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Roland Discontinues Jupiter-80 and Jupiter-50


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Matrix Synth - Roland Discontinues Jupiter-80 and Jupiter-50

 

What do you guys think is coming?

 

From the link:

"Not sure when this happened, but it appears the Roland Jupiter-80 and Jupiter-50 have been discontinued. Atomic Shadow wrote in to let me know he noticed that they were missing from Roland's current product line-up. I did a quick search, and sure enough I found the old pages with them listed as discontinued, as you can see in the images to the left. You can find the pages here: Jupiter-80 | Jupiter-50. It's worth noting the rackmount Integra-7 has not been discontinued.

 

The news makes me wonder what Roland might be introducing at NAMM this year. Roland isn't big on mkII models, so I would expect something relatively new to cover the space they left, if anything at all. It will be interesting to see what they follow up with."

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The Jupiter is gone but the supernatural tech will probably be around for a while. I think the next thing will be ACB + SN in some kind of workstation. For a while you could pick up a JU80 used for $1800. I missed an ebay for $1600 BIN. I was thinking about picking one up for my wife, to replace her Fantom. Last week there were 3 on GCs used site. All gone now.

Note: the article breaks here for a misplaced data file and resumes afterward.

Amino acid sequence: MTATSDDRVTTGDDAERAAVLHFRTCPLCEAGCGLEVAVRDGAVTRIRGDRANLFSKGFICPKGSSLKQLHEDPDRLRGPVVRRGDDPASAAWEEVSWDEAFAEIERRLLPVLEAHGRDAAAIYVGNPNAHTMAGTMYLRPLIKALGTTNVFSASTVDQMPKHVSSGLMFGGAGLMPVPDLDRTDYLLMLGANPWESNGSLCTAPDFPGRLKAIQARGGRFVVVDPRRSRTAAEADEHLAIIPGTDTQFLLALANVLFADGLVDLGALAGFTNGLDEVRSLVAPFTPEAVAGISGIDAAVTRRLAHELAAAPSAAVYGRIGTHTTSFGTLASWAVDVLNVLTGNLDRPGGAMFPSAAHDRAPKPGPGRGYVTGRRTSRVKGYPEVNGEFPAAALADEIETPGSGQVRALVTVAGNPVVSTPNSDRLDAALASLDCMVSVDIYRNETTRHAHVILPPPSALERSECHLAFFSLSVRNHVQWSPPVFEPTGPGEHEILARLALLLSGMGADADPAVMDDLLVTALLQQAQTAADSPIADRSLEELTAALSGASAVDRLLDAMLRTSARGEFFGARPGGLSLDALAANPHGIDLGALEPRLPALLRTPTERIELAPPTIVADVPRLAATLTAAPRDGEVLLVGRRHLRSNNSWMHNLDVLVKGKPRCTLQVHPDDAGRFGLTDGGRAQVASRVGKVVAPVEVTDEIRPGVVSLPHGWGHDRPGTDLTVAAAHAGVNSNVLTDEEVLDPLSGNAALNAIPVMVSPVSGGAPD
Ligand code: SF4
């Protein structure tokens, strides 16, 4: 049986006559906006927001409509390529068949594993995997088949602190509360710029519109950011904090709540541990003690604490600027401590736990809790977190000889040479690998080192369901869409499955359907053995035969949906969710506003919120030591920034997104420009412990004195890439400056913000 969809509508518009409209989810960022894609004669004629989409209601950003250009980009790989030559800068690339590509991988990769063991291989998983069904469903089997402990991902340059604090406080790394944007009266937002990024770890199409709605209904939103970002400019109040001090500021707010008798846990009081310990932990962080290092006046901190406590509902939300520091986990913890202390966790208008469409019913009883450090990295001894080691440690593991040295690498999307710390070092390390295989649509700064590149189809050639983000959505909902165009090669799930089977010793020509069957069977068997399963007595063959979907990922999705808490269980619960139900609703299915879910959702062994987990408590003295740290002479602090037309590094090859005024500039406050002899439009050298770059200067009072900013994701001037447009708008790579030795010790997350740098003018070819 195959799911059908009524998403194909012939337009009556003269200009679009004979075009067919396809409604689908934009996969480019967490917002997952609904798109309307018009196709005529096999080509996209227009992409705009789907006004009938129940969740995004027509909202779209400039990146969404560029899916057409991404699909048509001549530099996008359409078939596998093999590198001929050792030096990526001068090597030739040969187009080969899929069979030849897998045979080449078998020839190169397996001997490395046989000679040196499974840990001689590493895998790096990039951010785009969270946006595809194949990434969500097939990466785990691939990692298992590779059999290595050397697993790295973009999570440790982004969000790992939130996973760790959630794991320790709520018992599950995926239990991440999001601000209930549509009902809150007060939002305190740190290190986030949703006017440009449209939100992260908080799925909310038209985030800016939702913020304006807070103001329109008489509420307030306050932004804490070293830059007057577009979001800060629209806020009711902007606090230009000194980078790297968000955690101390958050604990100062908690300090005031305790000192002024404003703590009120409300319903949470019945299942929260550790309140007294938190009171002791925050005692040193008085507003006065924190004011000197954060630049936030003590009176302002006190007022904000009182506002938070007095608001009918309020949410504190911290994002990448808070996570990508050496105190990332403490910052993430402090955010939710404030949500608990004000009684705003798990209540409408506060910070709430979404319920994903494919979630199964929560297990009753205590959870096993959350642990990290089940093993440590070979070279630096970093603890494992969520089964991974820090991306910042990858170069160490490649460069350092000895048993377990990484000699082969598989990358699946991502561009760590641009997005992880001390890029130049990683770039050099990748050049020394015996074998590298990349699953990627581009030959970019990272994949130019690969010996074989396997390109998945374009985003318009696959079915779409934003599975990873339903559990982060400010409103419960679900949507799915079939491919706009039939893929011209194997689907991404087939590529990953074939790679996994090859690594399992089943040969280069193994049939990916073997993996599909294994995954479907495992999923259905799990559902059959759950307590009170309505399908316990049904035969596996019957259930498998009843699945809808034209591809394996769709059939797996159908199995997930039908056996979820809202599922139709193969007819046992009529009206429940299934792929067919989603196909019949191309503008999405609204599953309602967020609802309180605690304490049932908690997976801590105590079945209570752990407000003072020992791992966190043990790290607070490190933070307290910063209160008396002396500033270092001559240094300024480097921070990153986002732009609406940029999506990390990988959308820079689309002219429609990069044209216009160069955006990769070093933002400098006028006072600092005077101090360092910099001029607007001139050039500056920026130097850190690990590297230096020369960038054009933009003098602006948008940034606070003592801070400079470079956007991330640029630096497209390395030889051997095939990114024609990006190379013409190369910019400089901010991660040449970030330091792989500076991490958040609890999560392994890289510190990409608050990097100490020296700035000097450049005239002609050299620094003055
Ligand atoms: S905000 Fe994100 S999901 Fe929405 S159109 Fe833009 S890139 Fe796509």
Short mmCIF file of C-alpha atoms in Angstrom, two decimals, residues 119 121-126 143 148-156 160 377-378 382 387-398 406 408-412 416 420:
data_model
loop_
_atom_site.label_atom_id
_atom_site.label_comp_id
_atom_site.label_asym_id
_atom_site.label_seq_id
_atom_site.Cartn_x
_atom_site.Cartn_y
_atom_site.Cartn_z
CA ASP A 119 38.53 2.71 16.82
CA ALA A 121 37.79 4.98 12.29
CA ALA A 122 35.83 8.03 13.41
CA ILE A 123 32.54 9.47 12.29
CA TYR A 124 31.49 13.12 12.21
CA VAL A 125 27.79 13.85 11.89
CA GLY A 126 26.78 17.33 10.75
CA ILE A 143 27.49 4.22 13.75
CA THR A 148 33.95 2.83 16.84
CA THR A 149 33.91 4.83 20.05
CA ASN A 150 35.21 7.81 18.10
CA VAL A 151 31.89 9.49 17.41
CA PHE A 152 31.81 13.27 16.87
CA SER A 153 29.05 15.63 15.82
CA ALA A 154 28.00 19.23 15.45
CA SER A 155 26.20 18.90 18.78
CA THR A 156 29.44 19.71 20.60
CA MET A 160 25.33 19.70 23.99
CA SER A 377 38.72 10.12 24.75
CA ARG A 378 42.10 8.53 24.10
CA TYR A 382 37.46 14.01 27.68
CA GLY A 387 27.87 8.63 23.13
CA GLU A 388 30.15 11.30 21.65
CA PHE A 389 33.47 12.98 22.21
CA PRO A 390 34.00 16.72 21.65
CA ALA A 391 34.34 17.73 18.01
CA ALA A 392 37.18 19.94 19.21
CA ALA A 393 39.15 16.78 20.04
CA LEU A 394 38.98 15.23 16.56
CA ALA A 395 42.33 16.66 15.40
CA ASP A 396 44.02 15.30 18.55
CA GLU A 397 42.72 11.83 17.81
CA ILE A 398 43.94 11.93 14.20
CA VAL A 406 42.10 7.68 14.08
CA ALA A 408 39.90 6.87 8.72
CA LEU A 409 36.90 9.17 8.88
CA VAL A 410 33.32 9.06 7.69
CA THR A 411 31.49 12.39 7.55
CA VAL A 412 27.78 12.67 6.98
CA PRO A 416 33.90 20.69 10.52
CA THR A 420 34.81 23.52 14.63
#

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Matrix Synth - Roland Discontinues Jupiter-80 and Jupiter-50

 

What do you guys think is coming?

 

From the link:

"Not sure when this happened, but it appears the Roland Jupiter-80 and Jupiter-50 have been discontinued. Atomic Shadow wrote in to let me know he noticed that they were missing from Roland's current product line-up. I did a quick search, and sure enough I found the old pages with them listed as discontinued, as you can see in the images to the left. You can find the pages here: Jupiter-80 | Jupiter-50. It's worth noting the rackmount Integra-7 has not been discontinued.

 

The news makes me wonder what Roland might be introducing at NAMM this year. Roland isn't big on mkII models, so I would expect something relatively new to cover the space they left, if anything at all. It will be interesting to see what they follow up with."

 

or could it be, neither model was a good seller ? and they could not justify keeping a production line open for small #'s.

 

Seems to me, if it was a good mover, it would stay in production.

Why fit in, when you were born to stand out ?

My Soundcloud with many originals:

[70's Songwriter]